When the Avennorians first settled in this area, they struggled to fish and even venture out to sea at all because of the rough, windy conditions that they found there. But one day, something extraordinary washed up on shore. A boat, about eight peds long was found on a beach, though it was badly mangled. The boat had a hull that, when compared to a rowboat, far outstripped the rowboat in height. A man named Ducras, a fisherman who had lived in a small village all his life, tried to build one. Painstakingly he measured the strakes, hull, keel and other parts of the boat and though it took him a year to figure out how to build it, he did eventually, it is said, construct the very first Avennorian Ducraer. The design was new and interesting, and so had many parts that were difficult to build, especially as the boat was already torn and beaten at many points.

Ducras eventually traveled north to Marduran. His fame soon grew up and down the coast, and he quickly gained money. After earning enough for supplies and workers, he eventually opened up a large shipyard that built Ducraers for many Avennorian fishermen. His business had continued even after he died, and has been successful for many years. Unfortunately during the large Storm of Three Nights in 1025 a.S., the building was battered badly. It was rebuilt however, and is still running fairly successfully.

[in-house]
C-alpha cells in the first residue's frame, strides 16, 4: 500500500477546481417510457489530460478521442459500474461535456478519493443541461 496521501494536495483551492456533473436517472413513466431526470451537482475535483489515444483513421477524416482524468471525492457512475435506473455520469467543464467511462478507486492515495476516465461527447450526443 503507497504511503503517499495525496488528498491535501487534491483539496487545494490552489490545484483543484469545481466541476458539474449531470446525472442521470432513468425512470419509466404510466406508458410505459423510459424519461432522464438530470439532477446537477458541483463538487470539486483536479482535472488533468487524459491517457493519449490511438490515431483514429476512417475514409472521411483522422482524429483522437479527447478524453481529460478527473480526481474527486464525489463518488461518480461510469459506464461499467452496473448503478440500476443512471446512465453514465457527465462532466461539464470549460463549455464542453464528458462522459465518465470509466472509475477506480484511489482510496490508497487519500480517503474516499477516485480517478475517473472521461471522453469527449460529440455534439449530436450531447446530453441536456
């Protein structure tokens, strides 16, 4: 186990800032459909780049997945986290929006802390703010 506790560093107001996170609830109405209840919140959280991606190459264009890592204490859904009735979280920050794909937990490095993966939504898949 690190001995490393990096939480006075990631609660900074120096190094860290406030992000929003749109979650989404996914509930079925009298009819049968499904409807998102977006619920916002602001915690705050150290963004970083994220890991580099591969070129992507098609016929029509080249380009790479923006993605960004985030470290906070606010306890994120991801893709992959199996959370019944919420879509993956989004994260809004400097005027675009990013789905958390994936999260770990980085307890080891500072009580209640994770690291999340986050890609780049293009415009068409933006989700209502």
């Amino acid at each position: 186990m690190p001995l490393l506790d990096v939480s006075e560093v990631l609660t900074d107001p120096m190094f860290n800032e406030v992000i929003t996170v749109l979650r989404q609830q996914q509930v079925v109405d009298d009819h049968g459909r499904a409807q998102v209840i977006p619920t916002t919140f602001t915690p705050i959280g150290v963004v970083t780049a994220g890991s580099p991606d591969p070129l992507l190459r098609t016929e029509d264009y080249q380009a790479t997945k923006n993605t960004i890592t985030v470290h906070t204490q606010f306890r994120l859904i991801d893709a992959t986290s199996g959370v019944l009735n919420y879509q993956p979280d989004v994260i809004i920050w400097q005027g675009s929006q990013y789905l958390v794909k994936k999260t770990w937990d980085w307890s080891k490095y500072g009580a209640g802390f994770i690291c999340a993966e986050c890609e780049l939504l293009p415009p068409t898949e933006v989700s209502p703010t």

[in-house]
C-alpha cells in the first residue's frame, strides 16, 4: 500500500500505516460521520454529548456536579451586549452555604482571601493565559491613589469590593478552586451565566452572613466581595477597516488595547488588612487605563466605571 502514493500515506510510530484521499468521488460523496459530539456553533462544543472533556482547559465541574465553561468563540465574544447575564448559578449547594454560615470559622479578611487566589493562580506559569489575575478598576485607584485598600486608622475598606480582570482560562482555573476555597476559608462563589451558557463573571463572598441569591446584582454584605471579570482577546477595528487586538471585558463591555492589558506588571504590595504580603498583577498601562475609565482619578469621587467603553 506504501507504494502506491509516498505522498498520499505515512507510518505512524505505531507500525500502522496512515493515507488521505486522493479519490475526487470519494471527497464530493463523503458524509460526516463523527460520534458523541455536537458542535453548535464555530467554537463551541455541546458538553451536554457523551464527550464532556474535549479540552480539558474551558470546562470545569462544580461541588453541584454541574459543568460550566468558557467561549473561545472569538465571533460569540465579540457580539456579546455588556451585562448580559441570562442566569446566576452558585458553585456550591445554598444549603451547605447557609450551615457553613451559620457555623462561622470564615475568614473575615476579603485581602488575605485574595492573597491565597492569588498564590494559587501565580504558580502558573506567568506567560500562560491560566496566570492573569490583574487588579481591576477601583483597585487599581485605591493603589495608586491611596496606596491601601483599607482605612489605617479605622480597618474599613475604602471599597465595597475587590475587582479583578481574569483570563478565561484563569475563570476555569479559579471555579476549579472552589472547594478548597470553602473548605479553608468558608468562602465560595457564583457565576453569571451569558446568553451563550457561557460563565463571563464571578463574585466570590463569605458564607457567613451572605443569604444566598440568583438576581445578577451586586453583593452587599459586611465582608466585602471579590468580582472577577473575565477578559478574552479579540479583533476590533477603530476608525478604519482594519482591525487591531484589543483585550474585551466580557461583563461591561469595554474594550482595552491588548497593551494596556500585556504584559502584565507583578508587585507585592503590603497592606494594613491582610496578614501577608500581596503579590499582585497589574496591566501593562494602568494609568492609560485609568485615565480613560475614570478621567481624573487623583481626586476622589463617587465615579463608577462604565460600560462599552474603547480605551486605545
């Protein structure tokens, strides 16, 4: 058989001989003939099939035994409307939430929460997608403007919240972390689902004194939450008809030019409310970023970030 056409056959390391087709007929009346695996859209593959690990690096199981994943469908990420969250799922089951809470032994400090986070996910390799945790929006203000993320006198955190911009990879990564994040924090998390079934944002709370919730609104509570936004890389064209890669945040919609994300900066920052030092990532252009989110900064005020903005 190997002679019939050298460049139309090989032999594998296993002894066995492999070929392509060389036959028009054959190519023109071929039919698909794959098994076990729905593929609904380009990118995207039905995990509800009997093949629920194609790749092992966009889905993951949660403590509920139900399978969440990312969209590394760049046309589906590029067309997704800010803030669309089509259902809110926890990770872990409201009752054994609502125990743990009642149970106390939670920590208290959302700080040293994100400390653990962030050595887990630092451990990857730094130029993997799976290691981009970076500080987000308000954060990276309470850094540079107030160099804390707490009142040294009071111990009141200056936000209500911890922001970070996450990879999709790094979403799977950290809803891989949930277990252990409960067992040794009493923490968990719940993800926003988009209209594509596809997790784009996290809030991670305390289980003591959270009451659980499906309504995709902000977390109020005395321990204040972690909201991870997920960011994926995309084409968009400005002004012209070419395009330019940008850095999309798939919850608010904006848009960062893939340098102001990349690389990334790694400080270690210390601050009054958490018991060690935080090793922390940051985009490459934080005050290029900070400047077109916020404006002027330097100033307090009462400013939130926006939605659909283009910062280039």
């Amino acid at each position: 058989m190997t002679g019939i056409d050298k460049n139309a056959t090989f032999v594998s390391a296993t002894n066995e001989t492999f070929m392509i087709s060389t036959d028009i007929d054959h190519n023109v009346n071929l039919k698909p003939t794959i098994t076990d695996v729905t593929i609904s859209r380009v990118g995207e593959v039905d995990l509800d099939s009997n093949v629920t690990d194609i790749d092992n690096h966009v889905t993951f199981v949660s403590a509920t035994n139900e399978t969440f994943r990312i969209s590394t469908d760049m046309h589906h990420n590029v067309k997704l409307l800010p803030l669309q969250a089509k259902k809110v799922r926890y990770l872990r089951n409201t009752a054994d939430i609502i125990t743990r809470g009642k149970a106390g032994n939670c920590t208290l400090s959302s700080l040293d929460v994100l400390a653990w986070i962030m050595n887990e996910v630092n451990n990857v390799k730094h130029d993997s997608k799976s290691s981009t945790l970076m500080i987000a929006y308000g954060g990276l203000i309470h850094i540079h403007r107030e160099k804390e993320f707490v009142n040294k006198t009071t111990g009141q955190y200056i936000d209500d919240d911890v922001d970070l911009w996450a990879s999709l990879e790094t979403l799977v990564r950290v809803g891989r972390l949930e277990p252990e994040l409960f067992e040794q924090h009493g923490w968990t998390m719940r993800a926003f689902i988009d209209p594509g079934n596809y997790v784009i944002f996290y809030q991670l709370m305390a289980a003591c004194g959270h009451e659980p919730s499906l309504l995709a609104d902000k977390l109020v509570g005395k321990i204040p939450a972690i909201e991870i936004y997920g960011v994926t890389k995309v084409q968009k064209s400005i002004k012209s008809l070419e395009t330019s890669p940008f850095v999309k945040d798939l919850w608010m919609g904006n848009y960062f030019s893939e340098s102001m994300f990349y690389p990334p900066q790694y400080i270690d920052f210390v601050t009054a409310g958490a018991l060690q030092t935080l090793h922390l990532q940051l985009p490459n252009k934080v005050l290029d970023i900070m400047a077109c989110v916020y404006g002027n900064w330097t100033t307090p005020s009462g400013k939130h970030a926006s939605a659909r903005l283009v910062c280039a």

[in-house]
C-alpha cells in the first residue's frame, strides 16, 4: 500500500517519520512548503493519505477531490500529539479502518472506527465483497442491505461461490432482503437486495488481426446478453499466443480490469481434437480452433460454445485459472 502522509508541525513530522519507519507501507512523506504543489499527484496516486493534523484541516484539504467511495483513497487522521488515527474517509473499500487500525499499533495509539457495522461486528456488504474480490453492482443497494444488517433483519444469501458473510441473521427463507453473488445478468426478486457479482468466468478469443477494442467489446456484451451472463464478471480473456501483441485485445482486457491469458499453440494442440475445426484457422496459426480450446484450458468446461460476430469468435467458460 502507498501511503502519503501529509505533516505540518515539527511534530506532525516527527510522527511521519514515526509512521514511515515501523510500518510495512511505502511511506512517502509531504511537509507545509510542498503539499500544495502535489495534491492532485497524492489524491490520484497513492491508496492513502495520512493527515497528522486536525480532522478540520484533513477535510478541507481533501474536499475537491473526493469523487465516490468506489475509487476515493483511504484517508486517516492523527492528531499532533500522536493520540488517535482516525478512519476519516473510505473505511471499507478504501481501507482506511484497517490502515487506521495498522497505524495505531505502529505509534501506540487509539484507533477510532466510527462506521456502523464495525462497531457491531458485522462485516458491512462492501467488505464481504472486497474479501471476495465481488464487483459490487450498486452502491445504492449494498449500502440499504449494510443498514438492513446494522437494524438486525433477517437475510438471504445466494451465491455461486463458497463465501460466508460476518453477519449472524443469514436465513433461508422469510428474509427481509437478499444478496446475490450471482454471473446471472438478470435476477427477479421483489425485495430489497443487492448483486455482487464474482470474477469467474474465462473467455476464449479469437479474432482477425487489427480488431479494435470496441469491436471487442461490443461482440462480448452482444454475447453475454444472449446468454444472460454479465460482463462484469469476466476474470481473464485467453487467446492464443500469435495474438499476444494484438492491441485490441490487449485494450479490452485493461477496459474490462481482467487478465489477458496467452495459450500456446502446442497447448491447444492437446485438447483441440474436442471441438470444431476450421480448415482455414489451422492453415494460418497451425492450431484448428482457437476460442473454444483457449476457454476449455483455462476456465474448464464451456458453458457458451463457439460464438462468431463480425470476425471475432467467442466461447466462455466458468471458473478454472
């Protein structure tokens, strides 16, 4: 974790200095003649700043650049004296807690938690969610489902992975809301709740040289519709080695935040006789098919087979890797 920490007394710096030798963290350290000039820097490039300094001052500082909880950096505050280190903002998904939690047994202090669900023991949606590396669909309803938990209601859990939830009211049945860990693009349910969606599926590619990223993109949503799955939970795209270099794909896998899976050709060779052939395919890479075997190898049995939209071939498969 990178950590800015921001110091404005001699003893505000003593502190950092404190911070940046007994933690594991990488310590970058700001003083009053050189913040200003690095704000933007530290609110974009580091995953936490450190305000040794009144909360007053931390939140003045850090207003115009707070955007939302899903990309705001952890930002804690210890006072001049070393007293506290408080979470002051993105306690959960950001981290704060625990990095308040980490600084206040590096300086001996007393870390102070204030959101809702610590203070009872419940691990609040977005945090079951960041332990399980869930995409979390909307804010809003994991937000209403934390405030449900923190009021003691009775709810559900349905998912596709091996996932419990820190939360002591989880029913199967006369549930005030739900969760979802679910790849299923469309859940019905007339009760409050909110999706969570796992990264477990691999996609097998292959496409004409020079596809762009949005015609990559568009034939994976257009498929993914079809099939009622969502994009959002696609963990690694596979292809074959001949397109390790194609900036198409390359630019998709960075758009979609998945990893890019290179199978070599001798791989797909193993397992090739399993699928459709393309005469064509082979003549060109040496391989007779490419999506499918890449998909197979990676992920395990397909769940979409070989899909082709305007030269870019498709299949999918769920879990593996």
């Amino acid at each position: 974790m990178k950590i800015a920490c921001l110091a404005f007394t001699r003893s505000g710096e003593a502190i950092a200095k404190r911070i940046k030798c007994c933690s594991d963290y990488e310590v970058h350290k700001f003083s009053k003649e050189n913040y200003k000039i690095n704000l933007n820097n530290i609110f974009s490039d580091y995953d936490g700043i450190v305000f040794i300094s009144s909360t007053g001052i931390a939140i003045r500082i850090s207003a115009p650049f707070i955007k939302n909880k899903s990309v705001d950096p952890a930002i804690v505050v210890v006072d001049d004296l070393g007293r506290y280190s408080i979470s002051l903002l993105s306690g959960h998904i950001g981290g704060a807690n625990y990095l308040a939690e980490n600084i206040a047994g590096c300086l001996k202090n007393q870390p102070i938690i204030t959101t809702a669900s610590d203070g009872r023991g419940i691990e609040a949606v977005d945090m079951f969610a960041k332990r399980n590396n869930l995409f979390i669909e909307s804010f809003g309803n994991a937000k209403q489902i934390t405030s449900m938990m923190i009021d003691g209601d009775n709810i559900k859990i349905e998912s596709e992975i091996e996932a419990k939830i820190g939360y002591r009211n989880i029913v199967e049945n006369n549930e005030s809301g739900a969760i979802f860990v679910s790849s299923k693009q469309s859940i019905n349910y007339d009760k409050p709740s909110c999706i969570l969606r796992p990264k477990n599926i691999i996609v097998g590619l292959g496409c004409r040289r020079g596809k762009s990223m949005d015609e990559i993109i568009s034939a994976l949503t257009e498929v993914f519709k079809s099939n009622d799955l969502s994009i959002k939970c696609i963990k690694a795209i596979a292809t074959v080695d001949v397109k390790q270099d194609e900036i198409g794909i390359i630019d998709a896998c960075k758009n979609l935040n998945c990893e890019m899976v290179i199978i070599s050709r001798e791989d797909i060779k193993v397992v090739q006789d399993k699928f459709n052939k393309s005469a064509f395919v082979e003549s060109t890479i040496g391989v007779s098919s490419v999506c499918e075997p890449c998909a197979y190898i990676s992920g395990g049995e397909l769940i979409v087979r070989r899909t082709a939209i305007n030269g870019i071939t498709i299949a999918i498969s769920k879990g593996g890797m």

To this day, no one really knows where the boat washed up from, though no one, especially those living in Nepris and other points in that region, have any wish to take the time to find the person who could steal the credit of creating the first (or second) Ducraer. The boat is now used throughout the Sarvonian coast, though fisherman in Nepris can create Ducraers that are considered to be slightly superior in make compared to others used elsewhere. This leads most people to think that Nepris was the true original, but no one is sure.
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 Date of last edit 17th Singing Bird 1667 a.S.